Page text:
Frequently Asked Questions on my Raw Diet
- What is your daily diet?
- Where do you get your protein?
- Where do you get your carbohydrates?
- Why do you use currants rather than rasins or sultanas?
- Can you recommend any books on wild foods?
- Do you own a dehydrator? Are they necessary?
- How do you recommend I transition to a raw diet?
- Where can I buy raw dairy produce?
What is your daily diet?
You can find my current diet (as at 2nd March 2011) here: My daily diet – what a raw fooder eats
Where do you get your protein?
The recommended daily amount of protein is about 50g, I’ve seen it quoted as 0.8g per kilo of body weight.
A large portion of my protein comes from hemp seeds. They are about 25% protein and include all the essential amino acids. I have about 100g of hemp seeds per day, made into hemp milk for my chocolate pudding, so thats about 25g of protein, half my daily amount!
Other daily sources of protein are nuts and seeds which I have in my chocolate pudding and other snacks and a small piece of cheese (made with unpasteurised milk).
I also love seaweed, my favourite being Sea Spaghetti which has 8.4g of protein per 100g.
Occationally I have spirulina which is an algae containing over 65% protein. I like to mash up a banana and mix in a tablespoon or two.
Where do you get your carbohydrates?
Well, the simple answer is fruit.
I’ve used nutritiondata.com to find the following amount of carbs per 100g:
Fresh fruit: bananas 23g, fresh figs 19g, apples 14g, plums 11g and strawberries 8g.
Dried fruit: dates 75g and figs 64g
And to compare, pasta has 25g and baked potatoes have 21g.
Why do you use currants rather than rasins or sultanas?
Because almost all rasins and sultanas are coated in vegetable oil (even if it’s not mentioned on the ingredients) so that they don’t clump together when then are going through the packing machinery. Currants are not quite as sticky and don’t need this treatment.
Can you recommend any books and information on wild foods?
The classic British wild food books are Food For Free by Richard Mabey and Wild Food by Roger Phillips. Food for Free comes in several versions; with colour photos, with hand drawn illustrations and a pocket version (with less plants). I have the edition with colour photos, some of the photos are good, but many are not clear. This edition also devotes a lot of space to recipes (cooked, so of no interest to me).
The new Raw Food files DVD contains a 10 minute section with me identifying wild greens.
The Neighborhood Forager by Robert K Henderson is an American book which has a lot of useful detail about a smaller number of wild foods but not great images for identification. Most of the information is relevant for the UK.
Wild Flowers of Britain by Roger Phillips is an excellent identification guide. Each plant is photographed on a plain background so you can see it clearly. This book is not specifically about edibles, although it does mention that some plants are edible. This book can be used in conjunction with the PFAF website to find out if a particular plant is edible or not.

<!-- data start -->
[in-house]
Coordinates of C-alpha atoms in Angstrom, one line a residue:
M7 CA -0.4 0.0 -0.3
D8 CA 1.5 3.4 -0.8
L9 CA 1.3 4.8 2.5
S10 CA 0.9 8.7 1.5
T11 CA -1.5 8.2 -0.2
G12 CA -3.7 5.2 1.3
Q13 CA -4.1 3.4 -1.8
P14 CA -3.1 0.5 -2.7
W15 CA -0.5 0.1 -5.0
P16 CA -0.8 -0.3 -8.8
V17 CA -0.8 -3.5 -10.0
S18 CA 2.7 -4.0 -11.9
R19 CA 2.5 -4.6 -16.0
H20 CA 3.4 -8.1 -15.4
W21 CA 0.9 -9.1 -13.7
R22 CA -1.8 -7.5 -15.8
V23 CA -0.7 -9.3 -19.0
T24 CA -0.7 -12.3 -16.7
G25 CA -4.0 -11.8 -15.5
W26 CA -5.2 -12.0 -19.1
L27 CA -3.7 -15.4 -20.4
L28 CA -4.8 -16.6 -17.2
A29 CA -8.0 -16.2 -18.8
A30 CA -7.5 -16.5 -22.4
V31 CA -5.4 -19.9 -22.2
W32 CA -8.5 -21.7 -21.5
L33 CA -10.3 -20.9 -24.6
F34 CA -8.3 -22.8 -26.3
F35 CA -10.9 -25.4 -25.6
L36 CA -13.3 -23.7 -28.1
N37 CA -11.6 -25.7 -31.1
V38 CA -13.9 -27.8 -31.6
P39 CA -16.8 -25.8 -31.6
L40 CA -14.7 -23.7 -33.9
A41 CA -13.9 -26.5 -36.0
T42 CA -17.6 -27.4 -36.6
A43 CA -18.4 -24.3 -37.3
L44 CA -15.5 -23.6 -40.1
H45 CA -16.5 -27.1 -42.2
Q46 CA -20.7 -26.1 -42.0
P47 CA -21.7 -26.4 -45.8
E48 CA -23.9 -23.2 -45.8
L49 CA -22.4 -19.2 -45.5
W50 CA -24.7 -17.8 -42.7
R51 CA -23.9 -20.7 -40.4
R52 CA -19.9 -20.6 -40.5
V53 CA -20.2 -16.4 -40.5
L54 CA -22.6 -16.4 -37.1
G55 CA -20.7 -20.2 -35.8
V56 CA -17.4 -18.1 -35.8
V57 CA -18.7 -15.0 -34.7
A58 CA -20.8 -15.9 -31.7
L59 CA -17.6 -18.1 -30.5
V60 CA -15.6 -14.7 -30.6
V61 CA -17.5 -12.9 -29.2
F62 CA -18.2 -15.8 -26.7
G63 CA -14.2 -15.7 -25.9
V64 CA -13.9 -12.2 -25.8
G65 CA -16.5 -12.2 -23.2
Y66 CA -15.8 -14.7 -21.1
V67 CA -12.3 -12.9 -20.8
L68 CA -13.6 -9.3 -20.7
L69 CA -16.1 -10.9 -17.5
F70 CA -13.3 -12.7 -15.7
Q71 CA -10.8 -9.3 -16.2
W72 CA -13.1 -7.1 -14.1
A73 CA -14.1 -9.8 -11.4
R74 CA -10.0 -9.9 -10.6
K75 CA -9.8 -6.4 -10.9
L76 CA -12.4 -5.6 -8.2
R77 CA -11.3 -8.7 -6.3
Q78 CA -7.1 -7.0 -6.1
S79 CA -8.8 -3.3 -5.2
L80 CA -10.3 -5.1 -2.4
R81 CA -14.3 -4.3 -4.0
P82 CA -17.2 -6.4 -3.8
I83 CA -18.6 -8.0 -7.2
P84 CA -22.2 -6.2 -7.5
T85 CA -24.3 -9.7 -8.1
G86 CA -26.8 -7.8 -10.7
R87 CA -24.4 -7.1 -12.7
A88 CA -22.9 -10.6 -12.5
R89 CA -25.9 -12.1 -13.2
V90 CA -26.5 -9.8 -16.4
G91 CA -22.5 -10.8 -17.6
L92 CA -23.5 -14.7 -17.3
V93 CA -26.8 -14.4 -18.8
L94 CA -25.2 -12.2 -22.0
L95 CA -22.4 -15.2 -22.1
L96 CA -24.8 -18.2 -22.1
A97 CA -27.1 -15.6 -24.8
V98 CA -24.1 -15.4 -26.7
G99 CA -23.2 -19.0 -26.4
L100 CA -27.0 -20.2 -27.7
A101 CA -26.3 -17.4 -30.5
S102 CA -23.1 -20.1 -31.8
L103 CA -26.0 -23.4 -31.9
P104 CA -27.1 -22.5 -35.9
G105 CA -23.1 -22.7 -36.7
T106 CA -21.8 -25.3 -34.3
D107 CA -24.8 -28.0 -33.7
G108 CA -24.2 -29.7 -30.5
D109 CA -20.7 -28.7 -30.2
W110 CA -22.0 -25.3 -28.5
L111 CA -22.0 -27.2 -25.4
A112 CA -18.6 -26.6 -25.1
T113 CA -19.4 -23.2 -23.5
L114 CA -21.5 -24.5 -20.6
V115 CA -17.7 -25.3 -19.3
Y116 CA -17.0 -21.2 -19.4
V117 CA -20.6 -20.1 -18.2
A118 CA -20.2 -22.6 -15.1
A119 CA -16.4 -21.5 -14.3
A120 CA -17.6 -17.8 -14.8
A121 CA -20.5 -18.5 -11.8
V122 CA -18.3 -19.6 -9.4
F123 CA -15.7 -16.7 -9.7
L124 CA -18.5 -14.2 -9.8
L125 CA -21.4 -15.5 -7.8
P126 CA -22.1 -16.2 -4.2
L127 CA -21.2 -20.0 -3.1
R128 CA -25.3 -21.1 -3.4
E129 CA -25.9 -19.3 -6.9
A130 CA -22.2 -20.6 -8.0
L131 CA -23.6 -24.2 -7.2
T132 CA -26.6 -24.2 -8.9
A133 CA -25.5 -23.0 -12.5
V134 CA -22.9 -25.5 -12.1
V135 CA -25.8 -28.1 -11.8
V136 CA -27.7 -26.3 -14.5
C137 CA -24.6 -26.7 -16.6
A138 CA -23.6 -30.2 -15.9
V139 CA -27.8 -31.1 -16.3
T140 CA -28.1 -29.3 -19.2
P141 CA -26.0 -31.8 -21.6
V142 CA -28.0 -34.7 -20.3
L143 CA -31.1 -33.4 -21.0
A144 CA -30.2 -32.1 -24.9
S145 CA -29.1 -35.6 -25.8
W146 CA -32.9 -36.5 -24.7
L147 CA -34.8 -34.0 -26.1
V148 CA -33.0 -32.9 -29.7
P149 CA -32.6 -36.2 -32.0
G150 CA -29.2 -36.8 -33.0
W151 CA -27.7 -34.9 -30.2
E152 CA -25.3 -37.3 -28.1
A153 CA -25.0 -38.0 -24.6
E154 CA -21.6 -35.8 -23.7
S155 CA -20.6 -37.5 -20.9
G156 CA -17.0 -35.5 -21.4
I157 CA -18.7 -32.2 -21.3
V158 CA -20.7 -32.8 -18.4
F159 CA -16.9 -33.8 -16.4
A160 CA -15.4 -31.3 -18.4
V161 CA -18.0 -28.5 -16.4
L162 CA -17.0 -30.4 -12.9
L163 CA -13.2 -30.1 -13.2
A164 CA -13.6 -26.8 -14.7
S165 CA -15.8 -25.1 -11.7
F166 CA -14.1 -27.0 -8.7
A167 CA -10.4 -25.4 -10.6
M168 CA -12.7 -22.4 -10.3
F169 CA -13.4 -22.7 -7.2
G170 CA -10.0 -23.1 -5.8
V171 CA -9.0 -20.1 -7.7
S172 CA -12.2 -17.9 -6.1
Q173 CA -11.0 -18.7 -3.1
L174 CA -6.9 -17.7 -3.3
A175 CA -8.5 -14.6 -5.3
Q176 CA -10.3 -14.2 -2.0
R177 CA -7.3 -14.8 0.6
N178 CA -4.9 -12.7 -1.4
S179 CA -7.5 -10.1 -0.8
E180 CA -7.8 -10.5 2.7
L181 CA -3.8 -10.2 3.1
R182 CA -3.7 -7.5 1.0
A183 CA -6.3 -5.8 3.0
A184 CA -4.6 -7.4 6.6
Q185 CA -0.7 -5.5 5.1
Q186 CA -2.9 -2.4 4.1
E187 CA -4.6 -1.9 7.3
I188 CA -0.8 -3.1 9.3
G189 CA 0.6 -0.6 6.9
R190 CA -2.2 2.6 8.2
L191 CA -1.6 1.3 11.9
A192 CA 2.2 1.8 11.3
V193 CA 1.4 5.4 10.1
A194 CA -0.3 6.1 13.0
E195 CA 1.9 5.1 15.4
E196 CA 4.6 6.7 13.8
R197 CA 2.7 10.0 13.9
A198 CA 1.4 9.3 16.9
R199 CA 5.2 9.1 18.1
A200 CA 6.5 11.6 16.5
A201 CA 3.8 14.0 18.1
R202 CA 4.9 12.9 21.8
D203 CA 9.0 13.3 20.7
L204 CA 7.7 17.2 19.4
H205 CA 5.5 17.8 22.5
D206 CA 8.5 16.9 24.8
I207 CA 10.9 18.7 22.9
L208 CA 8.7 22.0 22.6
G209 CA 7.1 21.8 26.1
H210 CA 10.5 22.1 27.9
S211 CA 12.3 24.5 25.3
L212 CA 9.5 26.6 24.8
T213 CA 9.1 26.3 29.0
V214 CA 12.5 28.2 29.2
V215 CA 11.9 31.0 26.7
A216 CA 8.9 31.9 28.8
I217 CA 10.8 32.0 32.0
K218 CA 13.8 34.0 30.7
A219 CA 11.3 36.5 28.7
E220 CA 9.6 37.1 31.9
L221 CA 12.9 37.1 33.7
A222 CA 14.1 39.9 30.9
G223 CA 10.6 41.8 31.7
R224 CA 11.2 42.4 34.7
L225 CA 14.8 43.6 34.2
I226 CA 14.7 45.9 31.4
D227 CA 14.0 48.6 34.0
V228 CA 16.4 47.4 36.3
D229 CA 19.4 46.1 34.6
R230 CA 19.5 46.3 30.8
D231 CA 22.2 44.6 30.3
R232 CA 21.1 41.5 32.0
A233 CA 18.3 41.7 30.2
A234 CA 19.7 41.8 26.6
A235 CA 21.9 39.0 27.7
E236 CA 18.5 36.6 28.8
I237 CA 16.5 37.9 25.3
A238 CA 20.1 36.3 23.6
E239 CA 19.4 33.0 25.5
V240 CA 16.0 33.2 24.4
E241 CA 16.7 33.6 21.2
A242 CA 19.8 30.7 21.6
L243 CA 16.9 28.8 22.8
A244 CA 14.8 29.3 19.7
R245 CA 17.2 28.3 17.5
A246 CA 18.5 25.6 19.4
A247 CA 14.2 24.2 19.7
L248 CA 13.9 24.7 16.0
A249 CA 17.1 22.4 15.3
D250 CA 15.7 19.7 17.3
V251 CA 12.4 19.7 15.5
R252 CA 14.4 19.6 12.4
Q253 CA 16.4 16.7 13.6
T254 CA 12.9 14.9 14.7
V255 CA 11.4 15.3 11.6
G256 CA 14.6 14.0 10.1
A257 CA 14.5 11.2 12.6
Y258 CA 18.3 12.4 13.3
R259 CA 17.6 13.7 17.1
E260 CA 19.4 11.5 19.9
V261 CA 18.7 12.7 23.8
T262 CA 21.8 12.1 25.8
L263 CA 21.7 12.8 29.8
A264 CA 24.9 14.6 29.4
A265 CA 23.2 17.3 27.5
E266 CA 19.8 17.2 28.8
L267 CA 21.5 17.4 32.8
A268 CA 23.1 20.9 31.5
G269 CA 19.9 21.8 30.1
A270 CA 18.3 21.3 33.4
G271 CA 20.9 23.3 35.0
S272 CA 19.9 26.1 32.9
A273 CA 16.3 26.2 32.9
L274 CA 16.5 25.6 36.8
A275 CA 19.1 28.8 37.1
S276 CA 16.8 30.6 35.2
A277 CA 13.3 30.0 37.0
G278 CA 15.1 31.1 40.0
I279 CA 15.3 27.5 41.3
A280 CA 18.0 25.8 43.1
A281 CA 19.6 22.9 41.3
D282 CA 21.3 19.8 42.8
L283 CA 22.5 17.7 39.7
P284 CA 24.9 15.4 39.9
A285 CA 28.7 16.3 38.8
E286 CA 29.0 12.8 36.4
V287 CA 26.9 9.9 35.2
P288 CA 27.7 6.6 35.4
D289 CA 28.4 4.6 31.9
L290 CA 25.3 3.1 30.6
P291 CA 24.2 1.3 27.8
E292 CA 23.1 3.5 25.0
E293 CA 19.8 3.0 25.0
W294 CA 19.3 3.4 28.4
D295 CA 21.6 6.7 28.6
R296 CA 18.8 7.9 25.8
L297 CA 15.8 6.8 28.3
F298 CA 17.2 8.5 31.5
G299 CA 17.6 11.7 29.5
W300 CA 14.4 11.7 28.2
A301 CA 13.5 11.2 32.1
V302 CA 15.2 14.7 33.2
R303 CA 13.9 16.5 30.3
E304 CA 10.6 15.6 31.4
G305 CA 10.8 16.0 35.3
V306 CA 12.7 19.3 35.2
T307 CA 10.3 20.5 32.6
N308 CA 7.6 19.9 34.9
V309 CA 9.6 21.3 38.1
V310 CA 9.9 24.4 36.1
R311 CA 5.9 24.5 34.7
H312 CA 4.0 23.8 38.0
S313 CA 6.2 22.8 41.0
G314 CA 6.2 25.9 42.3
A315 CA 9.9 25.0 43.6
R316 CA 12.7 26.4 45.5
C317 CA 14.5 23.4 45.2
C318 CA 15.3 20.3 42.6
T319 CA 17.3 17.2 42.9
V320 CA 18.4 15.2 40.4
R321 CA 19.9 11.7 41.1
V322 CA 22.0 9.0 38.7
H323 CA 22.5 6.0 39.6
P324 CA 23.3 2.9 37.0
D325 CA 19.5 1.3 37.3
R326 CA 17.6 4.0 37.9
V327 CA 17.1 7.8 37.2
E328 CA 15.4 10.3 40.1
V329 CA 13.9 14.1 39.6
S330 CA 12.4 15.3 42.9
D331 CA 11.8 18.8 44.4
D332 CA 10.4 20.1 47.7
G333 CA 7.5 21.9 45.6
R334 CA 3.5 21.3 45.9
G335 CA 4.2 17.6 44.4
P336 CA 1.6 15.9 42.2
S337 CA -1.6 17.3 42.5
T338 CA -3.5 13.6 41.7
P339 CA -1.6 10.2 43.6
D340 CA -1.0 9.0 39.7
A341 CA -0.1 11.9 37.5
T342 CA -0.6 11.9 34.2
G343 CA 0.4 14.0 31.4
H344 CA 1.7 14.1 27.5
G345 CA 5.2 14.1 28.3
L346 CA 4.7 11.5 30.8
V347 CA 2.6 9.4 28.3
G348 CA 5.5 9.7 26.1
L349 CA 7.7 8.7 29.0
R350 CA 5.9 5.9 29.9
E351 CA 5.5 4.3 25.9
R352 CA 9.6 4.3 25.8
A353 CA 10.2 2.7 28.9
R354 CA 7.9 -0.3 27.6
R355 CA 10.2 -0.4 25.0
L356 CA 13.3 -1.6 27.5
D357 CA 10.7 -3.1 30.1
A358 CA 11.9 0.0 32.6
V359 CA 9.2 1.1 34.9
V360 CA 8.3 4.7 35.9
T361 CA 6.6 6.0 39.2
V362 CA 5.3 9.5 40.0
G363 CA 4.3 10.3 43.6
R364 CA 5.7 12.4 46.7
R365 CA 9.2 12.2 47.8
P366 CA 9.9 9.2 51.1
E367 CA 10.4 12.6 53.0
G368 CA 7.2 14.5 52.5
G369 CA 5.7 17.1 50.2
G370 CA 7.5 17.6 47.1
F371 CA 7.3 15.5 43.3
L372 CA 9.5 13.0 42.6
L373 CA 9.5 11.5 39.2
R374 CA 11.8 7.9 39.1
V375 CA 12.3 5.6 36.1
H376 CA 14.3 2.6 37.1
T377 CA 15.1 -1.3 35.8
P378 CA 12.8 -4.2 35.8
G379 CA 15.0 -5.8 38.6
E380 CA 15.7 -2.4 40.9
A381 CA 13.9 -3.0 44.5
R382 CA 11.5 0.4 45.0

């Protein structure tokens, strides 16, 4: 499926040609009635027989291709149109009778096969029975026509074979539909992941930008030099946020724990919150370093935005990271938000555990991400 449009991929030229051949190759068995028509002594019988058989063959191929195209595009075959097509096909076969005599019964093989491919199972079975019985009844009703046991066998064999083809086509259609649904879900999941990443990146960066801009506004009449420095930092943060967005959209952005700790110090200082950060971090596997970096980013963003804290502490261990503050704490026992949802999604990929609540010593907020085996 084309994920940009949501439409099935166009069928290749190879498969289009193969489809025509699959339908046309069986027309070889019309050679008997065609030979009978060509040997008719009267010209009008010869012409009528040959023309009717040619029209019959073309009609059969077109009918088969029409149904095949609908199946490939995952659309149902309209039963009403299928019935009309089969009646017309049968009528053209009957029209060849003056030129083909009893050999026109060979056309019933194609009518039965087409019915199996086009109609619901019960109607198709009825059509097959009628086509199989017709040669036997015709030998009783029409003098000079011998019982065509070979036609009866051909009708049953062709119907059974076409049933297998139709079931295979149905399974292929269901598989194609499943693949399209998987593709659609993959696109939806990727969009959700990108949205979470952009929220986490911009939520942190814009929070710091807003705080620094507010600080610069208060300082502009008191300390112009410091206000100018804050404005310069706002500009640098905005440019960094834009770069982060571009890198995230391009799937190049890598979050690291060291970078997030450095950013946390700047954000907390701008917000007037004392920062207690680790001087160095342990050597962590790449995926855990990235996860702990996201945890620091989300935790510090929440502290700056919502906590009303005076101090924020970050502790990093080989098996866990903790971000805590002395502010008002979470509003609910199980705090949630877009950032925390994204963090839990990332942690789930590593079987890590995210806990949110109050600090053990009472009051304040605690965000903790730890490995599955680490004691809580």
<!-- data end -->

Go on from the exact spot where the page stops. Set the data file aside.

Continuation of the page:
Wild Flowers by Neil Fletcher is very good for identifying plants, but has no information on edibility, so must be used in conjunction with other books or the PFAF website. To help with identification, each plant has a photo of the plant, a photo of the plant in it’s habitat, a closeup of the leaves and a closeup of the flower plus text explaining identifying features.
Do you own a dehydrator? Are they necessary?
No, I don’t own a dehydrator. They are by no means essential for a raw diet and I personally find most dehydrated food hard to digest.
How do you recommend I transition to a raw diet?
I recommend that you take it slowly. Just keep adding new raw items to your diet. Don’t think about stopping eating cooked food, that will happen naturally as you add more and more raw. Start by adding fresh fruit to your current breakfast. Add a salad with (or before) your evening meal. Replace any unhealthy snacks with healthier ones – fresh fruit, raw chocolate, nuts or dried fruit.
Where can I buy raw dairy produce?
In the UK you can only buy unpasteurised milk direct from the farmer, either at a farm shop or farmers market. Cheese made with unpasteurised milk can be purchased in many health food shops, although some cheese is cooked during the manufacturing process (even if made with raw milk) so you need to contact the producer to confirm, or make your own if you want to be certain it is raw. I have a list of places you can get raw dairy products in the UK here.
If you have a question, email me on firstname.lastname@example.org